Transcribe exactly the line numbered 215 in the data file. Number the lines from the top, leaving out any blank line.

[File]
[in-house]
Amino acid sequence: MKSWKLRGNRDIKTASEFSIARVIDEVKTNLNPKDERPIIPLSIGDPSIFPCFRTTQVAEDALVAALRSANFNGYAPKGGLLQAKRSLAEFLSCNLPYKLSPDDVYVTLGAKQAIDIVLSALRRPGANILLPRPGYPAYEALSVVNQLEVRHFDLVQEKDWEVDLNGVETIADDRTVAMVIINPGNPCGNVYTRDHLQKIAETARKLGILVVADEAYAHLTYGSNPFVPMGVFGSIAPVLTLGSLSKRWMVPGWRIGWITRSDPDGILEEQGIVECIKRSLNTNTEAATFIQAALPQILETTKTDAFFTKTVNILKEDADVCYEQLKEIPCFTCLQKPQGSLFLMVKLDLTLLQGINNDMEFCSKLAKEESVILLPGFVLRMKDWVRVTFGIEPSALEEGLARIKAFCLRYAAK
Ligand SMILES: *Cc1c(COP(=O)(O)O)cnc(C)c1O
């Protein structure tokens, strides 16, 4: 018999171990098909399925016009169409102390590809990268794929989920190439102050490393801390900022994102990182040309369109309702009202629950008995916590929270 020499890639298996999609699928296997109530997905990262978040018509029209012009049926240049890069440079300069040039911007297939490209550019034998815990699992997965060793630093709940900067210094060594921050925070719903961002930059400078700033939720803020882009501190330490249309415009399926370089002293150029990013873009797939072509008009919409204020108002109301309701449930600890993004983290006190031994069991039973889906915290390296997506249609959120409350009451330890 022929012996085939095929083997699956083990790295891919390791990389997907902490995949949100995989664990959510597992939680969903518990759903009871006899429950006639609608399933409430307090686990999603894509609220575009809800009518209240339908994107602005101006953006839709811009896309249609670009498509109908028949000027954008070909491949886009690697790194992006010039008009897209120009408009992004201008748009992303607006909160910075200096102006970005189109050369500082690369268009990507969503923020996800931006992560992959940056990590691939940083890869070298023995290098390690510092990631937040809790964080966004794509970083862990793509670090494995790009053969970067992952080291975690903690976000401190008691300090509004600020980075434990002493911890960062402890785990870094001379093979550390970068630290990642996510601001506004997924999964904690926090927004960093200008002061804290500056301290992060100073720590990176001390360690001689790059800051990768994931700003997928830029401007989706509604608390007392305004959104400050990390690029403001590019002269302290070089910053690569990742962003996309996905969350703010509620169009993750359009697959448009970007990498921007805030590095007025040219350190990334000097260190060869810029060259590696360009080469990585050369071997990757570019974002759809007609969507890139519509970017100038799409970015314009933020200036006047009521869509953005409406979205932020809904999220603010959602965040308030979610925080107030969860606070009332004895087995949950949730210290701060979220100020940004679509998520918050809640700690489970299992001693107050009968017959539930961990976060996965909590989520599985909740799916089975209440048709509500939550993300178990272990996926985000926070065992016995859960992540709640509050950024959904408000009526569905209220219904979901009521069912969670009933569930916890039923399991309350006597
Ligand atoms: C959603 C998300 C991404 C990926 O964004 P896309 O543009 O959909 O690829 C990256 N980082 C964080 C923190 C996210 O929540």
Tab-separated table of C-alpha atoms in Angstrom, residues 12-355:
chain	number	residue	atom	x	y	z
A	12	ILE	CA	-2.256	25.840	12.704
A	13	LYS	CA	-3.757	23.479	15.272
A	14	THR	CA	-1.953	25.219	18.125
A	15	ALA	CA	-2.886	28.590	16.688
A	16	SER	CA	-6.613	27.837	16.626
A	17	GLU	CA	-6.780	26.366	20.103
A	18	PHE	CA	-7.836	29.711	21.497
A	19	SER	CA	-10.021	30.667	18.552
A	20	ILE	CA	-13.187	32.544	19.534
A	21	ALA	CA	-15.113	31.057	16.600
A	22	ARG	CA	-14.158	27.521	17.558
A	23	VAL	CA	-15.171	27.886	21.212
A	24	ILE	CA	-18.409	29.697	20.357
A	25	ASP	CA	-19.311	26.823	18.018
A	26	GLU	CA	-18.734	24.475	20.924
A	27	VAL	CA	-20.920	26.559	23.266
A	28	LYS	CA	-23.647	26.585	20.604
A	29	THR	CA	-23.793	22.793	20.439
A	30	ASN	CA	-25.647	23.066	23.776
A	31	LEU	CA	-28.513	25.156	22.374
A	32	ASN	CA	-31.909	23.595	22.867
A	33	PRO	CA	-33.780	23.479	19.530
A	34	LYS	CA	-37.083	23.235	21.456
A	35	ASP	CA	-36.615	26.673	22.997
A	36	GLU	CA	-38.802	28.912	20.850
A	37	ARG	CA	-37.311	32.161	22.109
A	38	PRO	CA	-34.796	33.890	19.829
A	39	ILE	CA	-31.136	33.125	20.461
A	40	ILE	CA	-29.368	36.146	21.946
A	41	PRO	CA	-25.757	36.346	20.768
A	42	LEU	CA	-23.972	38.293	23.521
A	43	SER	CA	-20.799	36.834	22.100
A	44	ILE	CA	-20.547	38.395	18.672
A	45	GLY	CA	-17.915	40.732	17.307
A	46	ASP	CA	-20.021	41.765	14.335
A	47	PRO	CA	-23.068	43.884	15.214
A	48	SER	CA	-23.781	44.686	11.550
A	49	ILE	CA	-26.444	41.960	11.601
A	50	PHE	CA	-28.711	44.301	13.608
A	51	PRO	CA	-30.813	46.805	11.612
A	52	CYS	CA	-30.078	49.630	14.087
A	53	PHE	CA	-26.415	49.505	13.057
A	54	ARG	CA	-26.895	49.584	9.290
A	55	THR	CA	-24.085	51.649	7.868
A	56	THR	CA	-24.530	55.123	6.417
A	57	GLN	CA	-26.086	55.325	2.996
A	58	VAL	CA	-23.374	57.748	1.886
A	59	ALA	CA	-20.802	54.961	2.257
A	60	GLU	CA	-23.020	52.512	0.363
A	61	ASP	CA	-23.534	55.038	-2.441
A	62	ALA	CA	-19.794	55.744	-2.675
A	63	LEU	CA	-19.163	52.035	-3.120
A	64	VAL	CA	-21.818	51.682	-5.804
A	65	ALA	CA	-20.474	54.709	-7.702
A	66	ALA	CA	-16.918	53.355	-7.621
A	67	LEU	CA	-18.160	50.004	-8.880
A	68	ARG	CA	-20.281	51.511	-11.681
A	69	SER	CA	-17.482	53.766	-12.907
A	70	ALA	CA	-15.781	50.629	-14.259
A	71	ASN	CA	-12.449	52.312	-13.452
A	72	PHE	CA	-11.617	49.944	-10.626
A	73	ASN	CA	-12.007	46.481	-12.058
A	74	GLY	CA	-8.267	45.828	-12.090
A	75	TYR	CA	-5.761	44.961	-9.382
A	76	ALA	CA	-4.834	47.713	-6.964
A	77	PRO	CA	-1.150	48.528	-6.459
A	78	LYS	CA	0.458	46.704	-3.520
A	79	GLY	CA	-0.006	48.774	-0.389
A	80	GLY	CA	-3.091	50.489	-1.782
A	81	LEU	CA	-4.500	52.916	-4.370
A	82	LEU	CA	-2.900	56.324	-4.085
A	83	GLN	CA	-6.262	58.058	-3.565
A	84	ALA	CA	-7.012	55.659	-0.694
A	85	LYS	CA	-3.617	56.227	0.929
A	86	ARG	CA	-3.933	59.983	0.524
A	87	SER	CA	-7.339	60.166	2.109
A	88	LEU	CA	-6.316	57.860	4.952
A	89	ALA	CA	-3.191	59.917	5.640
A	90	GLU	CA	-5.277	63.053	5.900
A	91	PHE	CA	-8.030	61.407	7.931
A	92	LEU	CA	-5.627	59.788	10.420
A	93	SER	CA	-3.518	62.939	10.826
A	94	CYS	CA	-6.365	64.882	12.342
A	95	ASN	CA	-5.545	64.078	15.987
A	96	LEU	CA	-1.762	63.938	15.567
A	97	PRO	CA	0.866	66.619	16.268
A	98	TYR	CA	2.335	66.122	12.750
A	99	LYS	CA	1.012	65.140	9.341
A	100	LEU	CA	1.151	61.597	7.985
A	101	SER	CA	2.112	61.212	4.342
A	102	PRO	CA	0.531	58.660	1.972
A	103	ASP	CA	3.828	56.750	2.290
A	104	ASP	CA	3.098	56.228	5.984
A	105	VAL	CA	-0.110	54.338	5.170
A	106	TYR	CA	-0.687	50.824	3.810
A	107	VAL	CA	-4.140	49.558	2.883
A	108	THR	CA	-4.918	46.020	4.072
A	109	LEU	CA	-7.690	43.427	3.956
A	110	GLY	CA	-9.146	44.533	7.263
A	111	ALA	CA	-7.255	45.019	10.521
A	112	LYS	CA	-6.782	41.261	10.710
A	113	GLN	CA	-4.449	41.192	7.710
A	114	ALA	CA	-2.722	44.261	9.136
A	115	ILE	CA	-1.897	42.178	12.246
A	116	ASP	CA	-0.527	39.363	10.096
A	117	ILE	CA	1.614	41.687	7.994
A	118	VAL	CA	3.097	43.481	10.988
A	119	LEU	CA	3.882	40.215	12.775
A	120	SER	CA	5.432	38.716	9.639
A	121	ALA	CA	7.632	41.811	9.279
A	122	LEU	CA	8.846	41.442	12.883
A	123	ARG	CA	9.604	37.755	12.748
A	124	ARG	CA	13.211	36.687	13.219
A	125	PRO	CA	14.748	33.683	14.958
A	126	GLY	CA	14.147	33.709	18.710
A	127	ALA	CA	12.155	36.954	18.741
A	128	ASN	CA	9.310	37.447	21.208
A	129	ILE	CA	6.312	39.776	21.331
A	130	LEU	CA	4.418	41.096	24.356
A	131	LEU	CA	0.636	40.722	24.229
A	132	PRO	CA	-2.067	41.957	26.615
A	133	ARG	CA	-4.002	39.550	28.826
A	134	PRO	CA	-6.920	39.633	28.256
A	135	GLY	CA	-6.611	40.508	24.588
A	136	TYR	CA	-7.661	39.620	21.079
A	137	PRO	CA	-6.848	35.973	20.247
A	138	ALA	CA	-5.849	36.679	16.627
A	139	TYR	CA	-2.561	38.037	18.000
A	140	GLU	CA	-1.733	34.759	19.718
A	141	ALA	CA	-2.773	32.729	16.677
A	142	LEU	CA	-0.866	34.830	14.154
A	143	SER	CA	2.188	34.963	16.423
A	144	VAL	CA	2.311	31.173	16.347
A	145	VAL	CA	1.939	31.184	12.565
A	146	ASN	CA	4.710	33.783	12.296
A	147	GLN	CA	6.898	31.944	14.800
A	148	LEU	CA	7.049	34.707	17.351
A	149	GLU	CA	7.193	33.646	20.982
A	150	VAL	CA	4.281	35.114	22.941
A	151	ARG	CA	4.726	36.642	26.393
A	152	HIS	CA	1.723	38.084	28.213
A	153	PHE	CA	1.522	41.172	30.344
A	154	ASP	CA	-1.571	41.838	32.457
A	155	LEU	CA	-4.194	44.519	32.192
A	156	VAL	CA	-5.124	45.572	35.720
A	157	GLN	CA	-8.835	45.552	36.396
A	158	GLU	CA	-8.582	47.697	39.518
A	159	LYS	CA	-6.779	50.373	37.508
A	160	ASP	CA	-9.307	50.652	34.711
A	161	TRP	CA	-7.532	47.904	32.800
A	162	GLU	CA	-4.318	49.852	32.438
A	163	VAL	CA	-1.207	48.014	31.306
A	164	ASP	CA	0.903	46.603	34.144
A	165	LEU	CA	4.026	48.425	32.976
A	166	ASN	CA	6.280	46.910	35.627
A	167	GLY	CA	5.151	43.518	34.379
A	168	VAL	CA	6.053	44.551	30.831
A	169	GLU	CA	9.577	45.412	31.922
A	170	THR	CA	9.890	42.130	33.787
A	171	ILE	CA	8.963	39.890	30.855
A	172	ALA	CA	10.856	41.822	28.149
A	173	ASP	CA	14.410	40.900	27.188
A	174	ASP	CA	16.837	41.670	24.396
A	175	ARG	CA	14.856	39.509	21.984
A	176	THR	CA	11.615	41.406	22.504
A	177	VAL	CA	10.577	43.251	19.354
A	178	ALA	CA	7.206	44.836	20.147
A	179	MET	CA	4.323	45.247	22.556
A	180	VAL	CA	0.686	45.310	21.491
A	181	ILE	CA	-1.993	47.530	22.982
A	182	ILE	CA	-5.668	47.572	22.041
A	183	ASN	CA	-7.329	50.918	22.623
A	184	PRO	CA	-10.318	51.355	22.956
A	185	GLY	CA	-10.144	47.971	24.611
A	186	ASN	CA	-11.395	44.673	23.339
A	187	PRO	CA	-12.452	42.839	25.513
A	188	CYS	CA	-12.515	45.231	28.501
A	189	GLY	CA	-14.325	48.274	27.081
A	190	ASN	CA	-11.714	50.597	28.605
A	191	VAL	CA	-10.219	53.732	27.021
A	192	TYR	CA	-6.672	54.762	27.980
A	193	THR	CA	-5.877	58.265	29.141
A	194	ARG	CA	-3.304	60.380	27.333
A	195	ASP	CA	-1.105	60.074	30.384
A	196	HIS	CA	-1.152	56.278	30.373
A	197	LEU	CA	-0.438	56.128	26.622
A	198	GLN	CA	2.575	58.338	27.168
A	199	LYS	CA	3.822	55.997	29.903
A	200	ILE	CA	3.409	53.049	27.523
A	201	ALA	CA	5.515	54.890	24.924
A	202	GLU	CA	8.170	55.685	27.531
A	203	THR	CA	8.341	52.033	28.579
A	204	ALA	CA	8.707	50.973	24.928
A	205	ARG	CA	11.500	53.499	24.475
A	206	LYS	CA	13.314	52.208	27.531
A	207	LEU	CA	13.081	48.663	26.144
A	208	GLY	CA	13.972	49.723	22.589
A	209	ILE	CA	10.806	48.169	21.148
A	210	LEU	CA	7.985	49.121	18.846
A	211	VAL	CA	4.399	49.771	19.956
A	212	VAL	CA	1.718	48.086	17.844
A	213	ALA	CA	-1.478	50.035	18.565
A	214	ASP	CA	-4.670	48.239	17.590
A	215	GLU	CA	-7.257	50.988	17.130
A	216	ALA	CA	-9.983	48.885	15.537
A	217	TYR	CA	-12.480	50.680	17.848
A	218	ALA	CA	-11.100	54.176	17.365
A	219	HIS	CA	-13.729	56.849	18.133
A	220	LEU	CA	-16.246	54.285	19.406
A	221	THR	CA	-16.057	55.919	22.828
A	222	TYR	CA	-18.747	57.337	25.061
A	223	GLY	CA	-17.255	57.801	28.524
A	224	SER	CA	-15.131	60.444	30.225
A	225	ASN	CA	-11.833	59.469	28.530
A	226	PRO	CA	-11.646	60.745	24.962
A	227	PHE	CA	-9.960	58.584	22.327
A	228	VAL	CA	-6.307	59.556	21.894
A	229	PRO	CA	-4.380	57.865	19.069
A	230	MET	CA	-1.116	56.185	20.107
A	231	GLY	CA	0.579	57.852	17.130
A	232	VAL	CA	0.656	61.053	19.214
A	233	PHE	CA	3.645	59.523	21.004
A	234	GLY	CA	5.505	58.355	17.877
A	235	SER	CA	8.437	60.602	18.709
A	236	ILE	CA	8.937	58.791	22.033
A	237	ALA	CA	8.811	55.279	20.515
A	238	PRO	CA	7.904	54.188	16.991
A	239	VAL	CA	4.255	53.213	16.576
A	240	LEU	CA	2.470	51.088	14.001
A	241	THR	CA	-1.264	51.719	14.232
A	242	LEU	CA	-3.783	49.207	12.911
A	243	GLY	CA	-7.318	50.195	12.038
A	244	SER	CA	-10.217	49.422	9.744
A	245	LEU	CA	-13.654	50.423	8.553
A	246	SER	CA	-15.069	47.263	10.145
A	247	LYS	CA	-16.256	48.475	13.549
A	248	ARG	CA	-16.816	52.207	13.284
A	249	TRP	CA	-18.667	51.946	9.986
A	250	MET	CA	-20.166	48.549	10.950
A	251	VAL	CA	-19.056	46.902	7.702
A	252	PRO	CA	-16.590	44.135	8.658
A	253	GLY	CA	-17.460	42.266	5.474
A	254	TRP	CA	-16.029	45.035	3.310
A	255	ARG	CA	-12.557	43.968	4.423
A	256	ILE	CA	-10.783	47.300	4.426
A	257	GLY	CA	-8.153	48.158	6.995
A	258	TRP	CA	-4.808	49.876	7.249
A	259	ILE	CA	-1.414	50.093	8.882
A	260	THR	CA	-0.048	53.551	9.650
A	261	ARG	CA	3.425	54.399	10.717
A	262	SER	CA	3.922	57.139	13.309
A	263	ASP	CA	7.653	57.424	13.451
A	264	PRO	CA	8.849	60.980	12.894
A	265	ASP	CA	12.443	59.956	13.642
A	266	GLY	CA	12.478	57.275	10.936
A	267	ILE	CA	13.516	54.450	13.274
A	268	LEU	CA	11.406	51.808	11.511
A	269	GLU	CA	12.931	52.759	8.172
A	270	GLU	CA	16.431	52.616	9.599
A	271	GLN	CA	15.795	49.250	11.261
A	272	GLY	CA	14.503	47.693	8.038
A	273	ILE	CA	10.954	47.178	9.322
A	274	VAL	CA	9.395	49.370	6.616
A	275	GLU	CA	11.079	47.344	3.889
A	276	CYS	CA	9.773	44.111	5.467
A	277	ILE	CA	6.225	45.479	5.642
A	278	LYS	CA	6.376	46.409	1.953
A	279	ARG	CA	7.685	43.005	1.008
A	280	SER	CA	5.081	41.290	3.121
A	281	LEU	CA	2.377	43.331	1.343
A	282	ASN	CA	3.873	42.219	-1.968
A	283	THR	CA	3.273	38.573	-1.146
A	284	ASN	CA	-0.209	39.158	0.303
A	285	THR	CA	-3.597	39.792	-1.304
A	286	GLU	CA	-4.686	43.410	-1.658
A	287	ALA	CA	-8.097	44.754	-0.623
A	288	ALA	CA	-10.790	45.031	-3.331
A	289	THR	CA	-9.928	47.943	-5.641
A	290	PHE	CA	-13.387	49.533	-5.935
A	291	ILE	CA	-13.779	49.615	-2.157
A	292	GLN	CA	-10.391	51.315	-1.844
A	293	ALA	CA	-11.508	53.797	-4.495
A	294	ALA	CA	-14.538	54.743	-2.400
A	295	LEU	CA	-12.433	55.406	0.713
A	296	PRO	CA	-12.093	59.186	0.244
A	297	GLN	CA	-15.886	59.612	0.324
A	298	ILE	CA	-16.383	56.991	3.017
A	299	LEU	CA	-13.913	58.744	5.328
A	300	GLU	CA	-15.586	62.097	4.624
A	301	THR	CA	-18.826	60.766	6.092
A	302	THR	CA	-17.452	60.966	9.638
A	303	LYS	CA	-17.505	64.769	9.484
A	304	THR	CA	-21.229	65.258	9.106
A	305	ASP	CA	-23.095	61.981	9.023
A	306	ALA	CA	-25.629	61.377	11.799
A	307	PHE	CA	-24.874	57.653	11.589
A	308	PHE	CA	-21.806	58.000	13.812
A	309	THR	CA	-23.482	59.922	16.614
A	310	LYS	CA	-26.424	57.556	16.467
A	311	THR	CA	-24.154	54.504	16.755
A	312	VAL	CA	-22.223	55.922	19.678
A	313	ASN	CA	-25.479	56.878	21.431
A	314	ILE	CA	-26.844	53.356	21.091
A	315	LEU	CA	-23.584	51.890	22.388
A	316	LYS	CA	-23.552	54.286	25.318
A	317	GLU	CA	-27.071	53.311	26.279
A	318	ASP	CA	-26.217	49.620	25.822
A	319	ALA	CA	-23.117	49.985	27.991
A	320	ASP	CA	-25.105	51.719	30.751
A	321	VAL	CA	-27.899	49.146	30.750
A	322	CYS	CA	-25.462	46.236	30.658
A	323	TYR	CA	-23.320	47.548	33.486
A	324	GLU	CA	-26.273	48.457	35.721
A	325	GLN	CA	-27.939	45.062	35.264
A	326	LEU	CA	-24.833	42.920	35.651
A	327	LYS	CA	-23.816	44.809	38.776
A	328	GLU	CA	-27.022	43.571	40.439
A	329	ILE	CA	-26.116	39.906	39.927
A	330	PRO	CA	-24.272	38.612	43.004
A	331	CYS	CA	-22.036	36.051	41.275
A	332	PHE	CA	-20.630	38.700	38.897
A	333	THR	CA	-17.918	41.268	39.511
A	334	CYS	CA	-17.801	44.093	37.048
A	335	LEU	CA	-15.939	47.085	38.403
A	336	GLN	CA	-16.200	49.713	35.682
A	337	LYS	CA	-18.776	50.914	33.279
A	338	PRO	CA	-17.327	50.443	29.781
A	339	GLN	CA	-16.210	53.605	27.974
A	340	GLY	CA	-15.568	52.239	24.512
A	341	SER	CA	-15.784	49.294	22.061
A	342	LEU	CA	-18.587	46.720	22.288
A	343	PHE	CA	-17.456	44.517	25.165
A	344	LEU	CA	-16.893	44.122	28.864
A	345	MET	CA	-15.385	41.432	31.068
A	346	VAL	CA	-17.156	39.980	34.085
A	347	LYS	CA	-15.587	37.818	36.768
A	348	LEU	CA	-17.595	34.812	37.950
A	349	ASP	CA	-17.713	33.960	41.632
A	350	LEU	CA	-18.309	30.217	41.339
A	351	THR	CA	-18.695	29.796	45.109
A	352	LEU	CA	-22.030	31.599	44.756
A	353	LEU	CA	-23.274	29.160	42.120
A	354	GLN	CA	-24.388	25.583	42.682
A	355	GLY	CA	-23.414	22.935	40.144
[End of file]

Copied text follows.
A	219	HIS	CA	-13.729	56.849	18.133